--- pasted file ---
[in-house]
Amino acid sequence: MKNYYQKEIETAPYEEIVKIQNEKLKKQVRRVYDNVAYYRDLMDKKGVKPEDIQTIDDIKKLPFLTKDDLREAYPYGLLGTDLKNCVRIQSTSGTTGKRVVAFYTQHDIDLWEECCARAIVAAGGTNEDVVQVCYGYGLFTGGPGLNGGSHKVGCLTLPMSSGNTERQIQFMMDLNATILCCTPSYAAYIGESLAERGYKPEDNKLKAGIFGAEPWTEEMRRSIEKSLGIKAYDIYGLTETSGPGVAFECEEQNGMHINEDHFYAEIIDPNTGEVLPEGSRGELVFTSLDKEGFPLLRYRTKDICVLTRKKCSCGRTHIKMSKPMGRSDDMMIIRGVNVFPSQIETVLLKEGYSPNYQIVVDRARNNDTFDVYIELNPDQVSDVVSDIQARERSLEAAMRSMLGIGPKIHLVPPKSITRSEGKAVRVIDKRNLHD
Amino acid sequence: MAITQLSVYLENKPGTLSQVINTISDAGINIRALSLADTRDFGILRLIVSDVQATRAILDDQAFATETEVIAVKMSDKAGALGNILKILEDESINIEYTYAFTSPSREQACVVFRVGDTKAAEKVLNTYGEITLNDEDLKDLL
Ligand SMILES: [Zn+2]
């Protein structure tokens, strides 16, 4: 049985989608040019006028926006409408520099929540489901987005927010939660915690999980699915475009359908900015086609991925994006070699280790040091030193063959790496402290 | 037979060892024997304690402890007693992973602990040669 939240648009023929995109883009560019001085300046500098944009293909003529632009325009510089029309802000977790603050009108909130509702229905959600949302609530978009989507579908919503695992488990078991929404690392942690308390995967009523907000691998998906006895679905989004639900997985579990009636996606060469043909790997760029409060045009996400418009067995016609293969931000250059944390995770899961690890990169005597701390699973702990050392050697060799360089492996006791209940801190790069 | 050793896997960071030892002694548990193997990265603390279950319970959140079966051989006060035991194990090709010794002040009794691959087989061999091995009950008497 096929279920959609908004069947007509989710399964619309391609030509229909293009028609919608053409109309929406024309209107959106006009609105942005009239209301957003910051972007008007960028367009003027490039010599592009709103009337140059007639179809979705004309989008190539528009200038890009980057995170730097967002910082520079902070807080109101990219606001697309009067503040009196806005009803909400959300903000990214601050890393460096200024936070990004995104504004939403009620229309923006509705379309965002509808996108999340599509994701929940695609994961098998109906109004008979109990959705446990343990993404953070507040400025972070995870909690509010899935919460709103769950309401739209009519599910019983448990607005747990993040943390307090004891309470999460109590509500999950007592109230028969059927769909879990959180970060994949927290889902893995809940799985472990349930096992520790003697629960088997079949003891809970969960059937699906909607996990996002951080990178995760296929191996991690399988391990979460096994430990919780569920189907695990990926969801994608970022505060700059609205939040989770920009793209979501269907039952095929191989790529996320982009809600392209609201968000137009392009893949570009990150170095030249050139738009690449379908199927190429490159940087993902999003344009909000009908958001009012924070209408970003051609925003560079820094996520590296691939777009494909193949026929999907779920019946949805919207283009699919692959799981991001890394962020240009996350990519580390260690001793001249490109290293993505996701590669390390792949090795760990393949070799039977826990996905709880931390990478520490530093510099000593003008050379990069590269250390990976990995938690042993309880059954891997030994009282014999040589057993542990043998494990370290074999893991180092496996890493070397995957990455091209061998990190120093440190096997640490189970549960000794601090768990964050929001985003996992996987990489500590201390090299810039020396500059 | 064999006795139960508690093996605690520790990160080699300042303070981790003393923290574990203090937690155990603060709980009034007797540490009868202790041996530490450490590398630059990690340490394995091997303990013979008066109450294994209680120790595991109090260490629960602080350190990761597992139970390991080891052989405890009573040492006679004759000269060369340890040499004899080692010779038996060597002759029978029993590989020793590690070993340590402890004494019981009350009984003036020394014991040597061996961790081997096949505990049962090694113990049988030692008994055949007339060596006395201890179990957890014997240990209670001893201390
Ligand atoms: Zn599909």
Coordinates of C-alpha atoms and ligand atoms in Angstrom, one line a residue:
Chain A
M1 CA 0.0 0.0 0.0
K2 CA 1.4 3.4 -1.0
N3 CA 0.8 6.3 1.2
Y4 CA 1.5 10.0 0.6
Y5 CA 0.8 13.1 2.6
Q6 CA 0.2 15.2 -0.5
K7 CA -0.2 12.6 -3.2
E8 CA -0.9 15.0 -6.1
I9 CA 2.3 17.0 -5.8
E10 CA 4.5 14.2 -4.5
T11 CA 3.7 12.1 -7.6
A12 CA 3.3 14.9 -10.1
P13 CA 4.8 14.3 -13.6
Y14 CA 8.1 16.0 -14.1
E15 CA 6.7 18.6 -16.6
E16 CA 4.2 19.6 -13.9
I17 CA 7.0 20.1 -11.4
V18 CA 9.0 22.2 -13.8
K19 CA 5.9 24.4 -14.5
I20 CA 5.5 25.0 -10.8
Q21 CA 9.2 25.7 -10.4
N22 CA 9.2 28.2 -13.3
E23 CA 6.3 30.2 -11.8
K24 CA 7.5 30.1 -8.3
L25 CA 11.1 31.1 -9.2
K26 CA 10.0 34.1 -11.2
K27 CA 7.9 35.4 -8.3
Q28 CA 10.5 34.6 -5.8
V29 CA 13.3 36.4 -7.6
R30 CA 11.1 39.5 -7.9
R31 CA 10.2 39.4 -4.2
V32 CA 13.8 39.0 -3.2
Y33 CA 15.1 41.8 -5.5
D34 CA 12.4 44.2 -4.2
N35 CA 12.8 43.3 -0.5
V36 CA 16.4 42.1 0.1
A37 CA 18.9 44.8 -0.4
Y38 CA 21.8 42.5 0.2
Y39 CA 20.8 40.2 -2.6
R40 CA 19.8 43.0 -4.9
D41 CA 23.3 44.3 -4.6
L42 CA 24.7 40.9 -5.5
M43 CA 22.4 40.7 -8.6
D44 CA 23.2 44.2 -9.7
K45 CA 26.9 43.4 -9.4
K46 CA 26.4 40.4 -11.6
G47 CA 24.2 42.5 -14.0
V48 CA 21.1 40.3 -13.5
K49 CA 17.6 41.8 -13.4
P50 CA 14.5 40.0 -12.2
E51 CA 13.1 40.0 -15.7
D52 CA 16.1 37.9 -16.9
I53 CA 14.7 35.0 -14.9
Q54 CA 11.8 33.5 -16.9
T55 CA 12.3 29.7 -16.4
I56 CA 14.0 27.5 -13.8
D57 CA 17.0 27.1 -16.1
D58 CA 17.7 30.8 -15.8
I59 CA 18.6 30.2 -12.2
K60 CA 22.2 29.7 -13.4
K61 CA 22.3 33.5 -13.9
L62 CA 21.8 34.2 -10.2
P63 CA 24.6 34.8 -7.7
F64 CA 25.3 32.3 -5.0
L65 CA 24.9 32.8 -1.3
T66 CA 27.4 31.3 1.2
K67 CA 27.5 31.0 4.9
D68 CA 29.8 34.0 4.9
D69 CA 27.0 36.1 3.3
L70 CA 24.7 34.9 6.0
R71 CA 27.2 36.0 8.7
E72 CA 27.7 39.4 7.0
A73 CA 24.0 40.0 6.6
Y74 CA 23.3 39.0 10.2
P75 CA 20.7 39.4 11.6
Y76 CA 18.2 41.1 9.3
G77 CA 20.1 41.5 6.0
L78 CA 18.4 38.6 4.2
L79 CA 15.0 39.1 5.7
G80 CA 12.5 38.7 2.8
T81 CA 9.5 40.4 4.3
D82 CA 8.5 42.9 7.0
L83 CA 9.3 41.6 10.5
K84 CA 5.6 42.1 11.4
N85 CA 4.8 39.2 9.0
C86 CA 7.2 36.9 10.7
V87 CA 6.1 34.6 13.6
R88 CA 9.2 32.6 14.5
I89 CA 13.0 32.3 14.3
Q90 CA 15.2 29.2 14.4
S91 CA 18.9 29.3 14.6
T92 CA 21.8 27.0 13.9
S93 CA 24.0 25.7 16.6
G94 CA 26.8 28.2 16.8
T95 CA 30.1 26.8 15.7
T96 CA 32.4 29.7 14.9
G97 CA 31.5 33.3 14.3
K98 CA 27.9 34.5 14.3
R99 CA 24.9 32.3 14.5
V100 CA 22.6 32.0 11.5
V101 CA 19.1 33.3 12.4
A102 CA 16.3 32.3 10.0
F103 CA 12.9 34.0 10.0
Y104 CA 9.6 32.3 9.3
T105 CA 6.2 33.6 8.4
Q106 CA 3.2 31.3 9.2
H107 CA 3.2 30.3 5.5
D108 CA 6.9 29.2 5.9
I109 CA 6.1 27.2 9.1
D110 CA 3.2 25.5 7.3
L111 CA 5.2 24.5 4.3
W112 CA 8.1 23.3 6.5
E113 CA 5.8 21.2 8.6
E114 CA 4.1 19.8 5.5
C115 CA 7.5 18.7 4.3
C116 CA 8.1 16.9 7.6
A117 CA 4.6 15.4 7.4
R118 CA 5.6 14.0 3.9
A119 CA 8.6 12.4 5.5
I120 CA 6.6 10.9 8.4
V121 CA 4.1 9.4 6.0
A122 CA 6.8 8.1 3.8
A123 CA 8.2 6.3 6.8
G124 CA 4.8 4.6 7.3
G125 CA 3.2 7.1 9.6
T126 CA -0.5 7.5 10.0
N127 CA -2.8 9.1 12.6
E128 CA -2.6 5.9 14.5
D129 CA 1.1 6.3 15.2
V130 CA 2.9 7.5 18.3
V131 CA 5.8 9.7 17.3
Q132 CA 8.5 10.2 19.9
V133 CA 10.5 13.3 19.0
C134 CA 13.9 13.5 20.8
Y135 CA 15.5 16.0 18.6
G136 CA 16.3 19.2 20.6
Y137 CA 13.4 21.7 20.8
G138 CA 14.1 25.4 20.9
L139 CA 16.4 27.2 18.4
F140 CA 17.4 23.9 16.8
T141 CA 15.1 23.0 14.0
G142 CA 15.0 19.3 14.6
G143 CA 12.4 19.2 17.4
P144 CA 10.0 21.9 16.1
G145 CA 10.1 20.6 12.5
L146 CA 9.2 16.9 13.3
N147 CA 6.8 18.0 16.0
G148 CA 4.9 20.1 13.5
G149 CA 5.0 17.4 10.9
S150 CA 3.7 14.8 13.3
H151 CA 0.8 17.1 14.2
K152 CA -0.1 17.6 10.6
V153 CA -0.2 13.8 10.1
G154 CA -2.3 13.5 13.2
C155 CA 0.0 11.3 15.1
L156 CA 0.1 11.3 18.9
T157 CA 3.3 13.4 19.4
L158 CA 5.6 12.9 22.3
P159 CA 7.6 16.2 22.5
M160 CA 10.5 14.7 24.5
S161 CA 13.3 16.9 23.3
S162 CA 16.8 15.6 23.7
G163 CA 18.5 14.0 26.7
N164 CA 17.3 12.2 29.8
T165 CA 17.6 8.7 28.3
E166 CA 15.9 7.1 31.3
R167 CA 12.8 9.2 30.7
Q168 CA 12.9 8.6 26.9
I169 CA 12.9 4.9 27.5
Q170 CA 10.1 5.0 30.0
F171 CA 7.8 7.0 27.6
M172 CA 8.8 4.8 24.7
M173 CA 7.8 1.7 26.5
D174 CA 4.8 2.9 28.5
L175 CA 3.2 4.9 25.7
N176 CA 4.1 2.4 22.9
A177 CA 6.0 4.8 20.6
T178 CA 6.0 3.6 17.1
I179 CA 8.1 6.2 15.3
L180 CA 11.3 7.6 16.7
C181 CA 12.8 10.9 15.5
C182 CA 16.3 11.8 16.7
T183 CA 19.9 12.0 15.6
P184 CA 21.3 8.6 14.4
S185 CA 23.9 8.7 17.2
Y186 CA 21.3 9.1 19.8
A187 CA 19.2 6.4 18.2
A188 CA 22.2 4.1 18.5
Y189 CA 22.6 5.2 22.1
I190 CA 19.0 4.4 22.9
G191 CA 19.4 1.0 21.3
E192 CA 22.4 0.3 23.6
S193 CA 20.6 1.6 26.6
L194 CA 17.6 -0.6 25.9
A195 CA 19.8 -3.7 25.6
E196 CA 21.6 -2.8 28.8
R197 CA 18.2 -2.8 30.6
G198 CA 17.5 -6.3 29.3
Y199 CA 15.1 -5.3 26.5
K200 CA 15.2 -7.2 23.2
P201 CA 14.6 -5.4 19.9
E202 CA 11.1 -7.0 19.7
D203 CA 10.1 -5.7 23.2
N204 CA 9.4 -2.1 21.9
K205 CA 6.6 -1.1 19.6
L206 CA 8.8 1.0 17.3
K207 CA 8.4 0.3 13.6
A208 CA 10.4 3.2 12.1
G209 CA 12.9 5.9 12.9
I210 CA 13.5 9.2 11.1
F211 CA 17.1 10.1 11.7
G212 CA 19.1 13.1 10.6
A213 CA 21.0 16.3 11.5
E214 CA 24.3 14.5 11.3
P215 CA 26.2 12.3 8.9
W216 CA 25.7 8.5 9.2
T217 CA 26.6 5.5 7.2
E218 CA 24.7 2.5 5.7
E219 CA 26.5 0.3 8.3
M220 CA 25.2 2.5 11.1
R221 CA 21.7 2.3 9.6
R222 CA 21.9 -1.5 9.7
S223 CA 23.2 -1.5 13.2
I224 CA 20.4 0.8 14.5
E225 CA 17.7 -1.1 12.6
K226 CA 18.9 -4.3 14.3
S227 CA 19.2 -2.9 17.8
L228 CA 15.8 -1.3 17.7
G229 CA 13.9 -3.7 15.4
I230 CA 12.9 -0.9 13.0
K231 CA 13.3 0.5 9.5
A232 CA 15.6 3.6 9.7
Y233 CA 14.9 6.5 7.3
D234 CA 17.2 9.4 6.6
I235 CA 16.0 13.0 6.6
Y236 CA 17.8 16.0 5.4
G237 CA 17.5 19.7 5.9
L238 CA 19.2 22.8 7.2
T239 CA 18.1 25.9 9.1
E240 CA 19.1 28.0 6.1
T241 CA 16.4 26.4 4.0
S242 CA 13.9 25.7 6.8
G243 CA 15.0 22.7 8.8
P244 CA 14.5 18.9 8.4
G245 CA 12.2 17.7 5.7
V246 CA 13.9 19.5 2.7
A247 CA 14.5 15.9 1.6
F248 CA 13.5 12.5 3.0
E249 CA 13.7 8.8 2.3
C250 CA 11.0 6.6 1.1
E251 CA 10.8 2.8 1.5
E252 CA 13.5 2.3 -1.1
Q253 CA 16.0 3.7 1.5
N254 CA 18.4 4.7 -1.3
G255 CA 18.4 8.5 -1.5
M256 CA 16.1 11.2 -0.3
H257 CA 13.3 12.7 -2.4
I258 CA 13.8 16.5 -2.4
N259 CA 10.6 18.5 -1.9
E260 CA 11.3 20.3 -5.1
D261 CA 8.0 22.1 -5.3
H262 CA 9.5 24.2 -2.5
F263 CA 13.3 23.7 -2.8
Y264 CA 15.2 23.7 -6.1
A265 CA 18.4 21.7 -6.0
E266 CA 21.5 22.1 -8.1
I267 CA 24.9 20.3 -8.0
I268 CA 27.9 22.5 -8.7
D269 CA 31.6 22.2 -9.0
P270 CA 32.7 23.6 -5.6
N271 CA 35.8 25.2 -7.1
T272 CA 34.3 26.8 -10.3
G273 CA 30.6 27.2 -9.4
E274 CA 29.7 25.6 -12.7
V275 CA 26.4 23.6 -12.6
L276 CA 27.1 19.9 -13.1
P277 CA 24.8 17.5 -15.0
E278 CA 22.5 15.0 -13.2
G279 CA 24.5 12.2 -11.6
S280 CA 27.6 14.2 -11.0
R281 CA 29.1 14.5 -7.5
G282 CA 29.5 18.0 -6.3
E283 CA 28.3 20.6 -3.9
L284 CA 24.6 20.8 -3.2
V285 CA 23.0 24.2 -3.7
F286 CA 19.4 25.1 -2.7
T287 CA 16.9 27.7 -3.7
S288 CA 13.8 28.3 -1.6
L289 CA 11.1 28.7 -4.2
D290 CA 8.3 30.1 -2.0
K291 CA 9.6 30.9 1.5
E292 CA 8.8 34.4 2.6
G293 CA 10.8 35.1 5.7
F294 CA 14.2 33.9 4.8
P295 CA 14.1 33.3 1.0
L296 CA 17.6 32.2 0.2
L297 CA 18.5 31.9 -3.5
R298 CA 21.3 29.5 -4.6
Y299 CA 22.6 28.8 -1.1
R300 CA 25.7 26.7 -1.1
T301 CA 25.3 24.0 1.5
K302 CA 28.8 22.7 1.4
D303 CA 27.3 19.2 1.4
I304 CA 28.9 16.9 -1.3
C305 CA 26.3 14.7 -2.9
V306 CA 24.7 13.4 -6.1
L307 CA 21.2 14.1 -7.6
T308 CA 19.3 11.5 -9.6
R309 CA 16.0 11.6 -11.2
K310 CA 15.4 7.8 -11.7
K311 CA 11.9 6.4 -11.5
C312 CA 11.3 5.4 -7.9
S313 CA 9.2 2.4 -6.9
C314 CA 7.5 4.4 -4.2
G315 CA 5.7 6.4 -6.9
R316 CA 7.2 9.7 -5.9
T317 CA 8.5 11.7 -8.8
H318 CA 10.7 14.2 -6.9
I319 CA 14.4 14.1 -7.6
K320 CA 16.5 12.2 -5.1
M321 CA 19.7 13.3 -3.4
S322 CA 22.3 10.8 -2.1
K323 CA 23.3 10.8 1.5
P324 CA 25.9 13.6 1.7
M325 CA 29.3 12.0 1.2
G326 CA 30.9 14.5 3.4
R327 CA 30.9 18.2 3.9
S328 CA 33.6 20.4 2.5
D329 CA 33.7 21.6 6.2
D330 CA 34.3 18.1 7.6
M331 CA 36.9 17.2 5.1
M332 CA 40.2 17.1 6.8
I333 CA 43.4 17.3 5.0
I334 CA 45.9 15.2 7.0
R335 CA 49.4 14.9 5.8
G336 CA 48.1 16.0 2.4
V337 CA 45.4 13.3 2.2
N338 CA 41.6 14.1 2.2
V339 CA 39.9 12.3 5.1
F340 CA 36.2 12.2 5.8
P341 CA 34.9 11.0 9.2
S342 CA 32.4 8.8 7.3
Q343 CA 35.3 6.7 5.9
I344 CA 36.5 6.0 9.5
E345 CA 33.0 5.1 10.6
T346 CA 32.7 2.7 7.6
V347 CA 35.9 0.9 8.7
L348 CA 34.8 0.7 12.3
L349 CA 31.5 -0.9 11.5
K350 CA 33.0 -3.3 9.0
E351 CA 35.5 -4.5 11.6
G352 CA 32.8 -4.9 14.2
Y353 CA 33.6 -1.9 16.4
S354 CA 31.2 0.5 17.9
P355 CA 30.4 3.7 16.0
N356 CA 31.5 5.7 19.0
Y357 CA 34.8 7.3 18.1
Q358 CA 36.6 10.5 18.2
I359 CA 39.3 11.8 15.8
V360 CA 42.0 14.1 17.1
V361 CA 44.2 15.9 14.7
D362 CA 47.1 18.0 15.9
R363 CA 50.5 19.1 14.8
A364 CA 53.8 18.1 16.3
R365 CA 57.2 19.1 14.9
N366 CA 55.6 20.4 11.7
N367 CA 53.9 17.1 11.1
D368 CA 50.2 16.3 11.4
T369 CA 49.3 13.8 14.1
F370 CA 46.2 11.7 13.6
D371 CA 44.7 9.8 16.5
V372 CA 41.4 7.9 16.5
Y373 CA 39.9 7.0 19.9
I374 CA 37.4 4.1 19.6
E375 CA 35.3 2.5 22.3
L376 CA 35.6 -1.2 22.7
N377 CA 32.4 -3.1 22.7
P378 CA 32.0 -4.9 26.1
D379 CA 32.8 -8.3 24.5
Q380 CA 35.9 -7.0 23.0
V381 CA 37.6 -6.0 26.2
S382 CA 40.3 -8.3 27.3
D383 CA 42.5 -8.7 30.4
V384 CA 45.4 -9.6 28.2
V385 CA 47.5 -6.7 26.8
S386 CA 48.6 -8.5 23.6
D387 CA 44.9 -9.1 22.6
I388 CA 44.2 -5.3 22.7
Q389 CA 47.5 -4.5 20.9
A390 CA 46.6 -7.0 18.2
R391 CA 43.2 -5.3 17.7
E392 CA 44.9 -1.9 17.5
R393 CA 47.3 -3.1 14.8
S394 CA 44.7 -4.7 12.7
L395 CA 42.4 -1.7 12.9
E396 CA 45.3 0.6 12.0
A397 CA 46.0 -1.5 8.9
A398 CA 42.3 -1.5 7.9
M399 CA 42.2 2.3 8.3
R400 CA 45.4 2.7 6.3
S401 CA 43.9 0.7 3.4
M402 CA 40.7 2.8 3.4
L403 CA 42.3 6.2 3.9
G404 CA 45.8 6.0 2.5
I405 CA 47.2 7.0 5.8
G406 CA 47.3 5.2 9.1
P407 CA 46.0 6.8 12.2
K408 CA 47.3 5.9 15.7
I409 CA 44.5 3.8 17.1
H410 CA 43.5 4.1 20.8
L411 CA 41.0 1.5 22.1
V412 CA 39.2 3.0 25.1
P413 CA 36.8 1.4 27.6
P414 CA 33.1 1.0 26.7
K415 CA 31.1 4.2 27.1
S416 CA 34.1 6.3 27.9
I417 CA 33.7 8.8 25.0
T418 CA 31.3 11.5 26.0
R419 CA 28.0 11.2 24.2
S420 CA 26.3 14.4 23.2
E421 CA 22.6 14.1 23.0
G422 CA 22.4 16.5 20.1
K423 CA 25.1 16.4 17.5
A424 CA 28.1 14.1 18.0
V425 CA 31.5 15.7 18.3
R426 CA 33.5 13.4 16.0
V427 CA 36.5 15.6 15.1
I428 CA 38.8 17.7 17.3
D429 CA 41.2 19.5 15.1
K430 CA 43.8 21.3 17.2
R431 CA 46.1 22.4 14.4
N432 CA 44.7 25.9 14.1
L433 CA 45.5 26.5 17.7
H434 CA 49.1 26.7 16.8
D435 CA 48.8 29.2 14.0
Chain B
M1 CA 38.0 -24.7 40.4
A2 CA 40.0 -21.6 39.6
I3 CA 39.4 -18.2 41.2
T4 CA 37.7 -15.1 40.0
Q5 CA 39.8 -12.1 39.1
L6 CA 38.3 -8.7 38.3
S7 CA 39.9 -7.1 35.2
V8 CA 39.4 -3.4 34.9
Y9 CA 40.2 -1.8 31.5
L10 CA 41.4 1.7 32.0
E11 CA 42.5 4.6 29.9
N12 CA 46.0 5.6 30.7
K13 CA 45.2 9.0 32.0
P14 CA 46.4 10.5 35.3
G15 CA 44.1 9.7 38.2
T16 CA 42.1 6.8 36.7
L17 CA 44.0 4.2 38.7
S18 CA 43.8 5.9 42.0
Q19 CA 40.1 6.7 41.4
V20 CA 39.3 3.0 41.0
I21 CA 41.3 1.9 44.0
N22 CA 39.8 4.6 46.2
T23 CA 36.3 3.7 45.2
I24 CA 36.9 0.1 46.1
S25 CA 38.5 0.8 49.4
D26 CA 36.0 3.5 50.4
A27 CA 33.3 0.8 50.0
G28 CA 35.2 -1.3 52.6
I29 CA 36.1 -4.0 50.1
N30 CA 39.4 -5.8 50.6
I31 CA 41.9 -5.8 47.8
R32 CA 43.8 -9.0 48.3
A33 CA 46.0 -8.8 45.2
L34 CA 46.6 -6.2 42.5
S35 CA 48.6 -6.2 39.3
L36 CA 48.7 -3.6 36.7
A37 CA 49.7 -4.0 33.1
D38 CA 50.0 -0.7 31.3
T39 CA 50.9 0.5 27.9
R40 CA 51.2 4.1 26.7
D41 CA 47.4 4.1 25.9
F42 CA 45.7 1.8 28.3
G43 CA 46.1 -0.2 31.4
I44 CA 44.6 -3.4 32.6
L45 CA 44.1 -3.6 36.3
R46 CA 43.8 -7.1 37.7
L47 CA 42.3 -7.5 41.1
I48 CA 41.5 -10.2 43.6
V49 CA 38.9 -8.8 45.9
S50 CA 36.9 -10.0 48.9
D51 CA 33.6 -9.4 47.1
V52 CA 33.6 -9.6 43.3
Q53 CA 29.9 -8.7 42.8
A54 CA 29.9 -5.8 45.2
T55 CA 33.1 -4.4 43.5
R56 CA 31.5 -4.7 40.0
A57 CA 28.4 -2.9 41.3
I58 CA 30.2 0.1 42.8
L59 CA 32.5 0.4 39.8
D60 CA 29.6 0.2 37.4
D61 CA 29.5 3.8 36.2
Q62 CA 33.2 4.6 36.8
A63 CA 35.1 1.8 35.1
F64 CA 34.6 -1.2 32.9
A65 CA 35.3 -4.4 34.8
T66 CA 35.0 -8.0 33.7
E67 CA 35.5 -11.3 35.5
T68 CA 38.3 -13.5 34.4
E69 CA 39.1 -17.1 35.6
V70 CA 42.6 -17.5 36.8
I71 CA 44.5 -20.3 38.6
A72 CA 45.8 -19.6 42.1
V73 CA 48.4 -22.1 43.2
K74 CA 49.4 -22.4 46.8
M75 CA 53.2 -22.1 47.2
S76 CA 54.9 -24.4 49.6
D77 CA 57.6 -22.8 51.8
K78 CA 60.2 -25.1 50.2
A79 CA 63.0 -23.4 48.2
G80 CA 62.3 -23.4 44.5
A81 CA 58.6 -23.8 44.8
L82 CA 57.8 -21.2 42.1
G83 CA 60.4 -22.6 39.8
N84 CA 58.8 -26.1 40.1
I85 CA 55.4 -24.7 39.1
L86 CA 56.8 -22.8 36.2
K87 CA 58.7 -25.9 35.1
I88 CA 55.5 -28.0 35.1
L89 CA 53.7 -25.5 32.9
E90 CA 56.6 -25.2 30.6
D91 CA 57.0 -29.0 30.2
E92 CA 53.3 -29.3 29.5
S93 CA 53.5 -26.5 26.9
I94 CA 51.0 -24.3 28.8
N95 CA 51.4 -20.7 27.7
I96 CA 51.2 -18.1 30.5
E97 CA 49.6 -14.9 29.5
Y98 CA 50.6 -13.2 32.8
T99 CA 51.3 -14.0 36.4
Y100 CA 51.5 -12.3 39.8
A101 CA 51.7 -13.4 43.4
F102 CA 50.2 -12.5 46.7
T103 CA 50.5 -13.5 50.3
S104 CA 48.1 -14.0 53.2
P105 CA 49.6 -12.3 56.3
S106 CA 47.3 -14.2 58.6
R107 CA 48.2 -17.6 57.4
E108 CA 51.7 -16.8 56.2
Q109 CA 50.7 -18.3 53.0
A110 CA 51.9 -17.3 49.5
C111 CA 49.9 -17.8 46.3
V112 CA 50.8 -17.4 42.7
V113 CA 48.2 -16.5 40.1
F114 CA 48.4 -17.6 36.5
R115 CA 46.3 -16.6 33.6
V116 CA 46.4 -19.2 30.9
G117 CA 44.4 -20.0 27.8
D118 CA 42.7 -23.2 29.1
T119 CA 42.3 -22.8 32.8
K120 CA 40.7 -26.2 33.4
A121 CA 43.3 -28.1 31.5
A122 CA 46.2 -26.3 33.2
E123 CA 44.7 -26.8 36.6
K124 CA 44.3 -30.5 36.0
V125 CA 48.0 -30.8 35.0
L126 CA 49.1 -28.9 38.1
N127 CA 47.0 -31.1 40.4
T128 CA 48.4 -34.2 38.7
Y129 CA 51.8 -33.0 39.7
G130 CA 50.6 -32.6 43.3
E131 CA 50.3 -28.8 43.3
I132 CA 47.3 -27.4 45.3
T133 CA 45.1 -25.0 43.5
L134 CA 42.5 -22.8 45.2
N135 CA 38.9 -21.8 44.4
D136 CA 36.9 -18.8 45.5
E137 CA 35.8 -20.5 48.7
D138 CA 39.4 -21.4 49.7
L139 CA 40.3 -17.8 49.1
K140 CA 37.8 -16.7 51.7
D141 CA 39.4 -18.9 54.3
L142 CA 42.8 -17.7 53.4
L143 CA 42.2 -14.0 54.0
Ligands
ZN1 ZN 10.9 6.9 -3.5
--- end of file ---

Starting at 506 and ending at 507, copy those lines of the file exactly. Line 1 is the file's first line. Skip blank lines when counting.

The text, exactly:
Q62 CA 33.2 4.6 36.8
A63 CA 35.1 1.8 35.1